The Student News Site of Sacramento City College

The Express

The Student News Site of Sacramento City College

The Express

The Student News Site of Sacramento City College

The Express

Dare to DREAM

Illustration | Cody Malick | [email protected]

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All students know that a good education is hard to come by. Choosing the right school, playing the waiting game in the application process and watching fees rise make it almost impossible to complete a bachelor’s degree in just four years. Undocumented students have even fewer options and more challenges to overcome.

The DREAM Act (Development, Relief and Education for Alien Minors), proposed by President Barack Obama, would help change that.

If passed, it would provide conditional permanent residency to certain undocumented students who arrived in the United States illegally as minors, graduated from U.S. high schools or lived in the country for at least five years before the bill’s enactment. Students could obtain temporary residency for six years if they completed two to four years of higher education or served two years in the military.

“I know undocumented students, and one of their biggest fears is not knowing they are undocumented until they try to go to college and finding out they can’t get the funding—it’s really not their fault,” said political science major and Brown Issues club member Demond Richardson.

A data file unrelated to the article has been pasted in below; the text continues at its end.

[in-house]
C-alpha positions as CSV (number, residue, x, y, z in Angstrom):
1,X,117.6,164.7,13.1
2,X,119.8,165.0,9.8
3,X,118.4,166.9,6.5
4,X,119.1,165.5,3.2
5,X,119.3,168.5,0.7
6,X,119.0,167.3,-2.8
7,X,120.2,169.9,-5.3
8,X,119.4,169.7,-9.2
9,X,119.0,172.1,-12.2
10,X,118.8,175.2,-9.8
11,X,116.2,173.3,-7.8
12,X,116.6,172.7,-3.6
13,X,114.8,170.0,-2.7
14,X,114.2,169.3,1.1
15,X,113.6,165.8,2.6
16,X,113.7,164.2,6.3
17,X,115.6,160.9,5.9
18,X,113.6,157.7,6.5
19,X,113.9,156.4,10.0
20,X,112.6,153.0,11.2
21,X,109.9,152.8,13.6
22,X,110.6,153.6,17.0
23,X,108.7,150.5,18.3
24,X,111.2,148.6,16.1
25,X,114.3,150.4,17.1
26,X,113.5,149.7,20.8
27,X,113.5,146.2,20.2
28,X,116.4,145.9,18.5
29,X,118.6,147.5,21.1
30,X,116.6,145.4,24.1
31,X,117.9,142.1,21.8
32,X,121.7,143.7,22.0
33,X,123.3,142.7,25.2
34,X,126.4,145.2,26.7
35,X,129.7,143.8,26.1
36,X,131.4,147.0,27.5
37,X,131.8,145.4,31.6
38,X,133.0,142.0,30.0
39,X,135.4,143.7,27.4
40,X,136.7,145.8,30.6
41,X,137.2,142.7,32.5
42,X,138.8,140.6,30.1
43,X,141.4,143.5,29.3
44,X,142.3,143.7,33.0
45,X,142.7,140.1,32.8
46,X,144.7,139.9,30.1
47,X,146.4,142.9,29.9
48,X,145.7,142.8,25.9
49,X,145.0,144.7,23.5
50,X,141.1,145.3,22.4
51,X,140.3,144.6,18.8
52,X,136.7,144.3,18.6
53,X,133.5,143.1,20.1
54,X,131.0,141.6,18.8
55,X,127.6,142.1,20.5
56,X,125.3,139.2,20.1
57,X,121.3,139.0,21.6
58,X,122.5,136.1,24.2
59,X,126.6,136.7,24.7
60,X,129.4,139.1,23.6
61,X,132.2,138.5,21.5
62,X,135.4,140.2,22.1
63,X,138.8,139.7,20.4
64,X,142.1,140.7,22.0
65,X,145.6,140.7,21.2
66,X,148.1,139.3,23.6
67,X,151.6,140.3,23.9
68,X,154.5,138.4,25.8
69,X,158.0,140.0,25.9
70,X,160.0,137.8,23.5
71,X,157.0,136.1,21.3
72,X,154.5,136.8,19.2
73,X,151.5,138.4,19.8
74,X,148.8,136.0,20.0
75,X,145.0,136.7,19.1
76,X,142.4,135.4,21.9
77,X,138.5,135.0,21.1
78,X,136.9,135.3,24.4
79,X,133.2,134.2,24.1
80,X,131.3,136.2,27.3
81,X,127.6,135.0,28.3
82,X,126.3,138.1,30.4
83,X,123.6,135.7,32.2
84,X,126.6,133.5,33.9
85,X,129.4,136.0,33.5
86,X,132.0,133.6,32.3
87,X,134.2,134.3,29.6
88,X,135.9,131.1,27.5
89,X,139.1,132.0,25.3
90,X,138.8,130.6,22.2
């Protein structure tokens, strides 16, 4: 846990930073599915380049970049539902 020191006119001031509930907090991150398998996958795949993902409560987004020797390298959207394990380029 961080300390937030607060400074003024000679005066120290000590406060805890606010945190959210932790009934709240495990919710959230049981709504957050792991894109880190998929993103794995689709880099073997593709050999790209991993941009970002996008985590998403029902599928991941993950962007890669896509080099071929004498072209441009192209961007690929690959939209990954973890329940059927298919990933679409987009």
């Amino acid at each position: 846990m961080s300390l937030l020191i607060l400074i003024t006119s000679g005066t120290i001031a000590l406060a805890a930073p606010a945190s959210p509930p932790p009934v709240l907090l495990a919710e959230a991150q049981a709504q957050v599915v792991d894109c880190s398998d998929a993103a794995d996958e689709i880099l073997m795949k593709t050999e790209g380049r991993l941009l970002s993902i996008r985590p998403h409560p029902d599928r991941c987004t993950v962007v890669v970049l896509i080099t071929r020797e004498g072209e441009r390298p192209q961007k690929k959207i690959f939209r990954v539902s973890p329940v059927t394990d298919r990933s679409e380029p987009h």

Irvis Orozco, 23, is completing his final year at UC Davis and is currently involved in many community outreach programs. Orozco was not born in the United States but was brought here by his family when he was seven months old.

“We have been lobbying for the passage of it—we are sending support letters from different organizations, people in the economic sector, labor organizers, teachers, student unions and religious leaders,” Orozco said.

According to Orozco, Gov. Jerry Brown said he would sign the bill into law when he debated Republican gubernatorial candidate Meg Whitman in Fresno last year.

“It is important for him to keep his word to Latinos, especially since there is a big upcoming election, and the Democrats need the Latino vote,” Orozco said.

Not everyone believes the state or the federal government should support undocumented students, but the truth is that undocumented people pay more than $2.72 billion in income, sales and property taxes to the state of California, according to the Immigration Policy Center. Orozco said they are denied drivers licenses, health insurance, state school grants and many other benefits.

“We’re being treated like [the way] African Americans were treated during Jim Crow days, paying into the system but with no representation. This bill would only make it fairer and give a bit of what we already pay to the state of California back,” Orozco said.

When and if the Dream Act does become law, it is important for citizens to remember that they are not losing out on their own benefits, but that other law-abiding, hard-working citizens will benefit, too.

More education means more educated people, creating a stronger workforce and society.

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